Thursday 19 April 2018

22,000 on dole fail to attend mandatory interviews

Aine Kerr Political Correspondent

ALMOST 22,000 people on the dole failed to attend their compulsory FAS interview last year, it has emerged.

The Government's main welfare-to-work measure is the National Employment Action Plan (NEAP) -- under which, those on the Live Register for three months are referred to FAS for interview, with a view to a job placement or training.

Between January and November last year, 65,000 people were interviewed, but another 21,600 failed to turn up.

Failure to attend can result in continued entitlement to receipt of the jobseeker's allowance and jobseeker's benefit being reviewed by the Department of Social and Family Affairs. But the department was unable to provide a breakdown of the consequences for the 21,600 non-attendees.

A spokeswoman for FAS said it had put forward a number of suggestions to the department in relation to improving attendance rates. "These are currently being explored," she said.

Some of the 21,600 non-attendees are currently being looked at and may be referred again for interviews, according to FAS. The 21,600 figure also includes people who may have left the Live Register in the weeks leading up to their interview or shortly afterwards.

Last night, the Irish National Organisation for the Unemployed (INOU) said there were a "variety of reasons" why people on the dole failed to attend interviews, but added that no research had been conducted.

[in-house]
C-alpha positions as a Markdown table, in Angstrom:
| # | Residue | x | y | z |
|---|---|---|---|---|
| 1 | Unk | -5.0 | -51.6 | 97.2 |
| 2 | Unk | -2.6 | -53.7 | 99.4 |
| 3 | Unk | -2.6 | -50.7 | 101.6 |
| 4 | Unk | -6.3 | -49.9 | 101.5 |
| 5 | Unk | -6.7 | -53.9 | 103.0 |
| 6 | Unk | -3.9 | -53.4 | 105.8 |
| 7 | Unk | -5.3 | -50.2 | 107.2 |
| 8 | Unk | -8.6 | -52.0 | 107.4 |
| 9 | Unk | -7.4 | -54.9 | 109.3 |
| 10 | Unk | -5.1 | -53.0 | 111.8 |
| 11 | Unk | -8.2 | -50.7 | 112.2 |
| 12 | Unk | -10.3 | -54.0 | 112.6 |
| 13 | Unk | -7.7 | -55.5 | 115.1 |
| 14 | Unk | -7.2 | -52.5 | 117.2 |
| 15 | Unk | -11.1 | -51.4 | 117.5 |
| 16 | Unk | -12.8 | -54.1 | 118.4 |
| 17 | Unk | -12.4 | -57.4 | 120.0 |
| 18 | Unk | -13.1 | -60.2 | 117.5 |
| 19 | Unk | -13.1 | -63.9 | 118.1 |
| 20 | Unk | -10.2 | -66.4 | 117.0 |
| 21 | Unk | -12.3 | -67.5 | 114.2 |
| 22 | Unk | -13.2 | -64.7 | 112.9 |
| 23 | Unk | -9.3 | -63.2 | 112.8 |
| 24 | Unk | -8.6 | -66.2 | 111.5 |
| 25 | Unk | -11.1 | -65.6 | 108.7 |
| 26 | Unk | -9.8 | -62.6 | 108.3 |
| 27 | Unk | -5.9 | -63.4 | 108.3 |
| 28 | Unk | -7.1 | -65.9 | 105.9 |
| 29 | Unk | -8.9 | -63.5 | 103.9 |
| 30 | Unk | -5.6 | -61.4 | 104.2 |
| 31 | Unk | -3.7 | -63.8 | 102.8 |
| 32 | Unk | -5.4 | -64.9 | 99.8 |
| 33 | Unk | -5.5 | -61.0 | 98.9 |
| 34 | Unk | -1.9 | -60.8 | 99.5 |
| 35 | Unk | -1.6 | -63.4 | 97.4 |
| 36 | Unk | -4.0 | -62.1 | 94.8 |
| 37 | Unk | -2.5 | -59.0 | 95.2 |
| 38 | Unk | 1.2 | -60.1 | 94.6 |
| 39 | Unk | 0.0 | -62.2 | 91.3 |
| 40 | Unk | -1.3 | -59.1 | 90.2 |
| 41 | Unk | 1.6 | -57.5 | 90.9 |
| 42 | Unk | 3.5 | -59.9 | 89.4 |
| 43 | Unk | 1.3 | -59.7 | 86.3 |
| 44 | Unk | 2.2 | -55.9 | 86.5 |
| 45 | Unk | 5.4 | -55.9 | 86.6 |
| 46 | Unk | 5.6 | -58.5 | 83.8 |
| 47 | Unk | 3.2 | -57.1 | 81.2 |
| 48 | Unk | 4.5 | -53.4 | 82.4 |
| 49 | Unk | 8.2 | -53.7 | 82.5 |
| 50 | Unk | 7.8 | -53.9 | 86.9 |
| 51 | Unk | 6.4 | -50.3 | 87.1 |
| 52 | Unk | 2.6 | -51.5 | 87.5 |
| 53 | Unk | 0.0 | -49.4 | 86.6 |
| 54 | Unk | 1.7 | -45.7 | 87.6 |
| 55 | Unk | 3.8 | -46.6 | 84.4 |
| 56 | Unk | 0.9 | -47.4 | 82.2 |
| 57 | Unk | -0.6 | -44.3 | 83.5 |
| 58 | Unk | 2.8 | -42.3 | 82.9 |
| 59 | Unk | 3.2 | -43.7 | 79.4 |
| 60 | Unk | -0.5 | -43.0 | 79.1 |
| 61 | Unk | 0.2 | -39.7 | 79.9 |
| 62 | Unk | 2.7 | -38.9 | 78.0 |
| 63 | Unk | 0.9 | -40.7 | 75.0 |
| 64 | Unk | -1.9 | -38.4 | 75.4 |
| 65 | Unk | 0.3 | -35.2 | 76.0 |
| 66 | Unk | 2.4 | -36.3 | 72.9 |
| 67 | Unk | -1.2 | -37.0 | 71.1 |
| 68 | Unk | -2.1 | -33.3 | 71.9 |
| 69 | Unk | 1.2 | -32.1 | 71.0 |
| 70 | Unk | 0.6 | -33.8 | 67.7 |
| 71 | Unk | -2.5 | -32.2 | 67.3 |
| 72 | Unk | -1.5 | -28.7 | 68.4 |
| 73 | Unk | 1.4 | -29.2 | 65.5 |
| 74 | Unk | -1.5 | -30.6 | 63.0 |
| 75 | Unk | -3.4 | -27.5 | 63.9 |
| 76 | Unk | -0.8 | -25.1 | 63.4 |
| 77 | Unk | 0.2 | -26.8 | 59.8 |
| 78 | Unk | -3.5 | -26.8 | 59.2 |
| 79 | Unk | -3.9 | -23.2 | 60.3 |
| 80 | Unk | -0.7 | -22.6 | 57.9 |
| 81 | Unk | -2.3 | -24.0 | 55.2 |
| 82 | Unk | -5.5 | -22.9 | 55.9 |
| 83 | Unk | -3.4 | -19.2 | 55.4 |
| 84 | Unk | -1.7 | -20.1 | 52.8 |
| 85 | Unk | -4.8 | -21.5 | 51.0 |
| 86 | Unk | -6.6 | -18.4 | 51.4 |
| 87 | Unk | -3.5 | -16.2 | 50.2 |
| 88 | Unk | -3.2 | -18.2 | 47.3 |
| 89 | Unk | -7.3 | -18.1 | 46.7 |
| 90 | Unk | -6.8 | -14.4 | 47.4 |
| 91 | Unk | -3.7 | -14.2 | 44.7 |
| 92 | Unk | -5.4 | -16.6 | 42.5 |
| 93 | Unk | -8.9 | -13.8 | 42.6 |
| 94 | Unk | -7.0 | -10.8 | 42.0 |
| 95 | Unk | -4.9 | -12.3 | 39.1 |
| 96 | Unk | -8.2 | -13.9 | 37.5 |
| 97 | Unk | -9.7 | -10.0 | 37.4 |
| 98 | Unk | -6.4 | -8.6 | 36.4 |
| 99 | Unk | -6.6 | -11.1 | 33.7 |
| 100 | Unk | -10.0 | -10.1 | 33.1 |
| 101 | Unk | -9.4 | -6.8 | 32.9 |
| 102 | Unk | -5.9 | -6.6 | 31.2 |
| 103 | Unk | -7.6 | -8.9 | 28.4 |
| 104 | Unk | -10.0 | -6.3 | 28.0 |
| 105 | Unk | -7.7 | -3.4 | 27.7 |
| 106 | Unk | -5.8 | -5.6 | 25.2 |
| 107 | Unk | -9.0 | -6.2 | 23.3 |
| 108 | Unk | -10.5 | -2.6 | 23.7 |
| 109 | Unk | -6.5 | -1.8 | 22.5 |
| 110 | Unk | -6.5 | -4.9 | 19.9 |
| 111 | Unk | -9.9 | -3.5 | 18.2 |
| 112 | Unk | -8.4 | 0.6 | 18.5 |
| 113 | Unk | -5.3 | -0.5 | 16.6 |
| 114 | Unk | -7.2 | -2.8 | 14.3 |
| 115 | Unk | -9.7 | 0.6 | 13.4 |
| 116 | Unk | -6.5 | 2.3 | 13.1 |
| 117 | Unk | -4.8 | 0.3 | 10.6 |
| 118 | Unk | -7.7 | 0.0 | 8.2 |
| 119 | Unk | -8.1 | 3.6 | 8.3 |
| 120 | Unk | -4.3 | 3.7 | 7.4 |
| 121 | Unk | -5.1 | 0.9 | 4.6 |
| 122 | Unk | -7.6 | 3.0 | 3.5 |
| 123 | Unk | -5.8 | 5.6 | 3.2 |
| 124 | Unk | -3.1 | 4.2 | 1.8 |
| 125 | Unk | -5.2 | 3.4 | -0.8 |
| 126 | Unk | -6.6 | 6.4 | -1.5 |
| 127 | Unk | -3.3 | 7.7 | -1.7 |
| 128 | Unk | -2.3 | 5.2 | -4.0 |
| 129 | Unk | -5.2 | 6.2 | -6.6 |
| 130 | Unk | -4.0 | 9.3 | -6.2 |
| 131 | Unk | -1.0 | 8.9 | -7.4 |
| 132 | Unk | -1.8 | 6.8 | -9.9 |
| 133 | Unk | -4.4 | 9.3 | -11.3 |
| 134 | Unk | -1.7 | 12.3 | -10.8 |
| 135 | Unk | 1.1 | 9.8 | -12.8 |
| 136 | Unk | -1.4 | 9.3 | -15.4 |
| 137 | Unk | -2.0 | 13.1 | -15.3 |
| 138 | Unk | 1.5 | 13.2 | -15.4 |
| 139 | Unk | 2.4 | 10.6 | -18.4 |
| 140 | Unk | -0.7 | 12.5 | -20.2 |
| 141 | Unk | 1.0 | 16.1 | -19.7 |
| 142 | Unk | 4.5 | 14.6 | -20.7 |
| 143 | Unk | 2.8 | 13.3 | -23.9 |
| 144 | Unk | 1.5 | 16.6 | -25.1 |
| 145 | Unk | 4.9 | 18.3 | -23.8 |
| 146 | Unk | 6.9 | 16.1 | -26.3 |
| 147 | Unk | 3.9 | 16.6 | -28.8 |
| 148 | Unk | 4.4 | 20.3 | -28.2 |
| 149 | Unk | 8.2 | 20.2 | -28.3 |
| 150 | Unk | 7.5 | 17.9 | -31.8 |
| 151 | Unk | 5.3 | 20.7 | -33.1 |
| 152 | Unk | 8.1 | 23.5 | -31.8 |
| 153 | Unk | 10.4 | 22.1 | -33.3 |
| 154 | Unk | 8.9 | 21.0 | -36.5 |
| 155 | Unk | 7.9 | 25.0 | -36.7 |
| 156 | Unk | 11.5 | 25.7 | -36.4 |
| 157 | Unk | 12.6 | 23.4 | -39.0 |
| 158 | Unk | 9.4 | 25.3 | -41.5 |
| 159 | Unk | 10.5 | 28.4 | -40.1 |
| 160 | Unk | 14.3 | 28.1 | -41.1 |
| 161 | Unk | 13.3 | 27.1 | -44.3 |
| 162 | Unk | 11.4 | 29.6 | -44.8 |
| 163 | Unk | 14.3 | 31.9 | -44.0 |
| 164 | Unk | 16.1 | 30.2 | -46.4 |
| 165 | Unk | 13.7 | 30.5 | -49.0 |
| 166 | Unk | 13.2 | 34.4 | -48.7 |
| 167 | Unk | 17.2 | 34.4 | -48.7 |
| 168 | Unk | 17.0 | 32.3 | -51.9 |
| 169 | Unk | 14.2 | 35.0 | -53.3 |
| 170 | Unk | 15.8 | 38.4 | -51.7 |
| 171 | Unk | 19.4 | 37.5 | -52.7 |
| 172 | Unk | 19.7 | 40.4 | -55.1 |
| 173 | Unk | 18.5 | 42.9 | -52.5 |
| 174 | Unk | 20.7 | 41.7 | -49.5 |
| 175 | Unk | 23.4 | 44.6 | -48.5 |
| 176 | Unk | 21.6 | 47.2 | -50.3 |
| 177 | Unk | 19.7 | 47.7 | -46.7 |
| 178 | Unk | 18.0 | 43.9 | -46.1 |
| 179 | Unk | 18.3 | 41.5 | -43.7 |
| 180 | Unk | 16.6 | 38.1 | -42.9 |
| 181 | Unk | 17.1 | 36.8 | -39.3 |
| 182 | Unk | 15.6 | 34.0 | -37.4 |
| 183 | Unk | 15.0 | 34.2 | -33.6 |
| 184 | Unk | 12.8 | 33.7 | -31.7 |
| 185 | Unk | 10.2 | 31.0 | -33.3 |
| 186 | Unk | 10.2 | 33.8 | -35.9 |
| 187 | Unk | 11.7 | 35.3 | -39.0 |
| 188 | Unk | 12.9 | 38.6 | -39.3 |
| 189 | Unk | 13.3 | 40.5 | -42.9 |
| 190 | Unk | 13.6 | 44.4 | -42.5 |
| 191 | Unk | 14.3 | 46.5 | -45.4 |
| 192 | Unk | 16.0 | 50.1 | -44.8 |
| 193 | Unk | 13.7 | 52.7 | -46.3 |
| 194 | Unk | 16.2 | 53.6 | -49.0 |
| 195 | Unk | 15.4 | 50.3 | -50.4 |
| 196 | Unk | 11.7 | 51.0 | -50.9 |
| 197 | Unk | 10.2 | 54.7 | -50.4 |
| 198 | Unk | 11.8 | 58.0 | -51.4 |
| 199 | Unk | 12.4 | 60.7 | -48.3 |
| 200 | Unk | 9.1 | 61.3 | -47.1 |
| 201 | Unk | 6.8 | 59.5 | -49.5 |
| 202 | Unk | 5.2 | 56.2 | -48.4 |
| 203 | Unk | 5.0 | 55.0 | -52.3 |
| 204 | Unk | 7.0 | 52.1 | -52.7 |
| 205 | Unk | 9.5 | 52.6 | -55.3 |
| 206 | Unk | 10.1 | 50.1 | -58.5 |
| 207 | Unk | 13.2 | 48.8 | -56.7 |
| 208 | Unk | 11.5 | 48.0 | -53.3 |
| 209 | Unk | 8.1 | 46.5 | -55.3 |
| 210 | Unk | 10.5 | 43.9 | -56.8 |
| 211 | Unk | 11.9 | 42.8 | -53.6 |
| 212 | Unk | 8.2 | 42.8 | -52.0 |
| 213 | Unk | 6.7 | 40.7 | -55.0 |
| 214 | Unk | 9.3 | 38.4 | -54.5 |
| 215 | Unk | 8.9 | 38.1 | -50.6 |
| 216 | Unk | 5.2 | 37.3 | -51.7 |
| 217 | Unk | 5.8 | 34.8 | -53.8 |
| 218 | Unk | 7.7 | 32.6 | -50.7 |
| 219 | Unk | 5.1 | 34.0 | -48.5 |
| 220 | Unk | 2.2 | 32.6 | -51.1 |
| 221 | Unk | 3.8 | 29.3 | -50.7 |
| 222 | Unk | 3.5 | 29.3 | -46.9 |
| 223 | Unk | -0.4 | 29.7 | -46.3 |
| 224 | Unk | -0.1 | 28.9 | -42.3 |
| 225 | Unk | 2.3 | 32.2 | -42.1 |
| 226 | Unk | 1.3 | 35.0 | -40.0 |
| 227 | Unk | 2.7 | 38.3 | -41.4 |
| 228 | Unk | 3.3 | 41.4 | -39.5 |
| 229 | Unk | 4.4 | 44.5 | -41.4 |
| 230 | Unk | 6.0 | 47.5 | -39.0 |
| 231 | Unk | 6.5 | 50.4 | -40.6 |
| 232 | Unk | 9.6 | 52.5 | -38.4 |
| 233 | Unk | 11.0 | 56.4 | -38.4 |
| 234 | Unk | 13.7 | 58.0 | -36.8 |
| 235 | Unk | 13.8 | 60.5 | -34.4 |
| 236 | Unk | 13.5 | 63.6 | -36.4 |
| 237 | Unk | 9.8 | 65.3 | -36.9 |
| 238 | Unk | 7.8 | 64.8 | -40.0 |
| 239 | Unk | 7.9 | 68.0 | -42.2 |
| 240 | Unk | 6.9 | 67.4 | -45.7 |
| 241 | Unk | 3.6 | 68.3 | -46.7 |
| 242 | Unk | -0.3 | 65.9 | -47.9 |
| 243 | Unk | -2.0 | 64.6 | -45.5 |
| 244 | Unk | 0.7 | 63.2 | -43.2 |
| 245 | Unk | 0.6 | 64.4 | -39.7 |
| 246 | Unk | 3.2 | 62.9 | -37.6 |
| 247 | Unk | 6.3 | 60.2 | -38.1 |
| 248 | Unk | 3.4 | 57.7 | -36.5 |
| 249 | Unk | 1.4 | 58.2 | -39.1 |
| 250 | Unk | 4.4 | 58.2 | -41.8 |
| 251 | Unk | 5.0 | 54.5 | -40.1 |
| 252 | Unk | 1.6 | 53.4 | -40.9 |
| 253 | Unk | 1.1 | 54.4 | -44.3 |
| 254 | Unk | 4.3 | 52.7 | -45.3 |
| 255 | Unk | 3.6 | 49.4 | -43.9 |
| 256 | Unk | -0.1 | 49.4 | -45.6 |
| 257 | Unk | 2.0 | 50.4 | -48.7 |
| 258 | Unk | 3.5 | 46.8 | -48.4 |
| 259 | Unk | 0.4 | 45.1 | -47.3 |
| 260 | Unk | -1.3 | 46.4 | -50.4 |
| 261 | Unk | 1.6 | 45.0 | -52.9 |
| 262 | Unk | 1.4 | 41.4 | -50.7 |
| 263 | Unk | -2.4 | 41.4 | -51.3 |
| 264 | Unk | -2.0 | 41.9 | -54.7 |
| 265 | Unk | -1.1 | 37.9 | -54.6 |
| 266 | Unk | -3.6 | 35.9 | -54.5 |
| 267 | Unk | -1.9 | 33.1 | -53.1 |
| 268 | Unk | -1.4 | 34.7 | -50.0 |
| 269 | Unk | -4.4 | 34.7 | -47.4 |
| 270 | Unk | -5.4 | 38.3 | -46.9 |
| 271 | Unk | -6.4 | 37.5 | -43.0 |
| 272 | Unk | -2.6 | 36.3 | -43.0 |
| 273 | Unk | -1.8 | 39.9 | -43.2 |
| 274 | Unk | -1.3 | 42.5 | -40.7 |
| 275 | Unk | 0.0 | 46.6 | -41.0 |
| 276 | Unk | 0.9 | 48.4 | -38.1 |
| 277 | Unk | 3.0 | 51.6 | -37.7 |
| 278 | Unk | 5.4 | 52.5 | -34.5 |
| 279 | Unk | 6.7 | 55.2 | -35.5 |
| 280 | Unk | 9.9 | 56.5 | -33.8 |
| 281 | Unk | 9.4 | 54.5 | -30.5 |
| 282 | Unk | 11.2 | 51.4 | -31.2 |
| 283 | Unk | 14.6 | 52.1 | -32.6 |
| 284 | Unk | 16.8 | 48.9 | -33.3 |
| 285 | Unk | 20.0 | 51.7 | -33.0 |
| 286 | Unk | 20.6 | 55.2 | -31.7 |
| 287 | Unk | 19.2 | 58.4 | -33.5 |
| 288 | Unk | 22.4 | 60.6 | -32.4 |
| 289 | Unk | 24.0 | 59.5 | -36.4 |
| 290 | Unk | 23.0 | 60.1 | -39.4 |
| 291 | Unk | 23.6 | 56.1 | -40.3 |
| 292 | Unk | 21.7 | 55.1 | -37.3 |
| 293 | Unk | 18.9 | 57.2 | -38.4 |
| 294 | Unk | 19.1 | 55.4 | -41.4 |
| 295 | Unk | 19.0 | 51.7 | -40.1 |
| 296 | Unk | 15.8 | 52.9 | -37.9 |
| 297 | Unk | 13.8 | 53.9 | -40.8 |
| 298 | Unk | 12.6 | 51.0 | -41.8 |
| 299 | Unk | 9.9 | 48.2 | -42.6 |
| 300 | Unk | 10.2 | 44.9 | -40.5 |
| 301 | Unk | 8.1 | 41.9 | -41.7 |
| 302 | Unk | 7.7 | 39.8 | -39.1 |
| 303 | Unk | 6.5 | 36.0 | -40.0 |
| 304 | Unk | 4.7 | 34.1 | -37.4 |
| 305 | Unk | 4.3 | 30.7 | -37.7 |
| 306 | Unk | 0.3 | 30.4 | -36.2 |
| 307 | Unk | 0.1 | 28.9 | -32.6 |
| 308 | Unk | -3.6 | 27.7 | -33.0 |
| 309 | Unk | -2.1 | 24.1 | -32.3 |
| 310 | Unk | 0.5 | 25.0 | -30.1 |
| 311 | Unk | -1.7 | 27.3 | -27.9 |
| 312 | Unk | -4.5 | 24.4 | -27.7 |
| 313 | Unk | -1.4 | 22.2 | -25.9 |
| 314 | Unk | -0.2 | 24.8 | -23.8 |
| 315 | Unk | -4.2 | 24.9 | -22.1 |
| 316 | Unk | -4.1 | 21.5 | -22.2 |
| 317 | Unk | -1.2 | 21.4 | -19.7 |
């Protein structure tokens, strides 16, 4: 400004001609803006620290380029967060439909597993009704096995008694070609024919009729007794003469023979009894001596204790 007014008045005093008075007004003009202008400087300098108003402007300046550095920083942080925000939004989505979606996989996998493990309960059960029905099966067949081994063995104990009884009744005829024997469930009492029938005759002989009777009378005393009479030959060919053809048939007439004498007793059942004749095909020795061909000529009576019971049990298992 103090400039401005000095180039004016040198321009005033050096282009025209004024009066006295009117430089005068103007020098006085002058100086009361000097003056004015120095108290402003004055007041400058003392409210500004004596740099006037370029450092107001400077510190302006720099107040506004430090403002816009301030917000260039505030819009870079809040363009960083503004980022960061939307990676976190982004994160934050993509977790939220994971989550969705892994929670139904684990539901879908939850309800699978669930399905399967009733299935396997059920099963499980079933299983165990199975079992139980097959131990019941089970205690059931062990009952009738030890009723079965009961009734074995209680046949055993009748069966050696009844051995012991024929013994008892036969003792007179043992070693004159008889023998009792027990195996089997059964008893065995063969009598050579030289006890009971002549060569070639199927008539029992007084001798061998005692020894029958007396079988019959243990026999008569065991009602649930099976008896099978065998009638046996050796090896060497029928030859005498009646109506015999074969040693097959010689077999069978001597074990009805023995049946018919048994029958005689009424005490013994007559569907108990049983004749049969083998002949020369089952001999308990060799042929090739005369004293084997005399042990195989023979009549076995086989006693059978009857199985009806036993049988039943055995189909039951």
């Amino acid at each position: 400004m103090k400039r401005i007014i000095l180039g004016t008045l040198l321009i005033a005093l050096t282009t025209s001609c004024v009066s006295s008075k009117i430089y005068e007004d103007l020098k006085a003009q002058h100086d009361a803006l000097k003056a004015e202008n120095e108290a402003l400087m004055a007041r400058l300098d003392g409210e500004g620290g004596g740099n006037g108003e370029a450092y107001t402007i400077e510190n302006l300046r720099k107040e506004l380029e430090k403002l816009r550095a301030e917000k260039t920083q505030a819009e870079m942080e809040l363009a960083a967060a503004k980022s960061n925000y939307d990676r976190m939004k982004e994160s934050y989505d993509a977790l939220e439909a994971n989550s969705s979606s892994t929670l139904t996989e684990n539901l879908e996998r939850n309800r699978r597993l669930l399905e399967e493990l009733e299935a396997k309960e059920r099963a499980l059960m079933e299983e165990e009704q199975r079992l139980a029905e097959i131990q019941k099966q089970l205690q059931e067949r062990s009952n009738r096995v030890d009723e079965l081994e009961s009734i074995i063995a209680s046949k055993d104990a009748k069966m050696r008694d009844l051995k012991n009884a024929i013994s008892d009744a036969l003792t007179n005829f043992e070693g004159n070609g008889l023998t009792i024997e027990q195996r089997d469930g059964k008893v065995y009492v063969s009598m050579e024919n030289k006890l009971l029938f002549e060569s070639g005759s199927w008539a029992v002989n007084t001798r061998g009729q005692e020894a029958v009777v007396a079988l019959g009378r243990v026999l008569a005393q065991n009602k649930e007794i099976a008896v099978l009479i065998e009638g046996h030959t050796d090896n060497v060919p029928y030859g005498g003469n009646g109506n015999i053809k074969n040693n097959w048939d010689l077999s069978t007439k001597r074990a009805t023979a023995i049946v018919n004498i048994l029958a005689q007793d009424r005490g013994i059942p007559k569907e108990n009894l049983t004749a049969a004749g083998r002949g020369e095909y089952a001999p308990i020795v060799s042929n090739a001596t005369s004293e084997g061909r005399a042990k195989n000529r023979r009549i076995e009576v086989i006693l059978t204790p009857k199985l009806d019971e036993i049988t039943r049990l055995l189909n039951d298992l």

Head of policy Brid O'Brien said some people might have been on FAS courses in the past and may have felt that what was on offer wasn't suitable for them. Others might already have been on a training or education programme or in employment.

"There are a variety of reasons to why people don't show up for interview. Nobody can give you a definitive answer because so many statistics are not cross-referenced," Ms O'Brien said.

"It's very odd that nobody has every properly drilled down to see exactly what are the figures telling us or not telling us -- because there is quite an extraordinary drop-off between those referred and those who turn up, and those who progress on to something. The figure gets smaller and smaller as you go down that line."


According to the department, those who fail to attend interviews or decline offers of employment or training are referred back to their local social welfare offices.

People who are unable to avail of the opportunities provided by FAS for valid reasons, continue to receive payment.

In a written reply to a Dail question last week, Social and Family Affairs Minister Mary Hanafin said an analysis of initial interviews, in May 2009, showed that approximately 17pc of clients were called back for one or more subsequent interviews with their case officer, and 14pc actually attended at least one such interview.

Irish Independent

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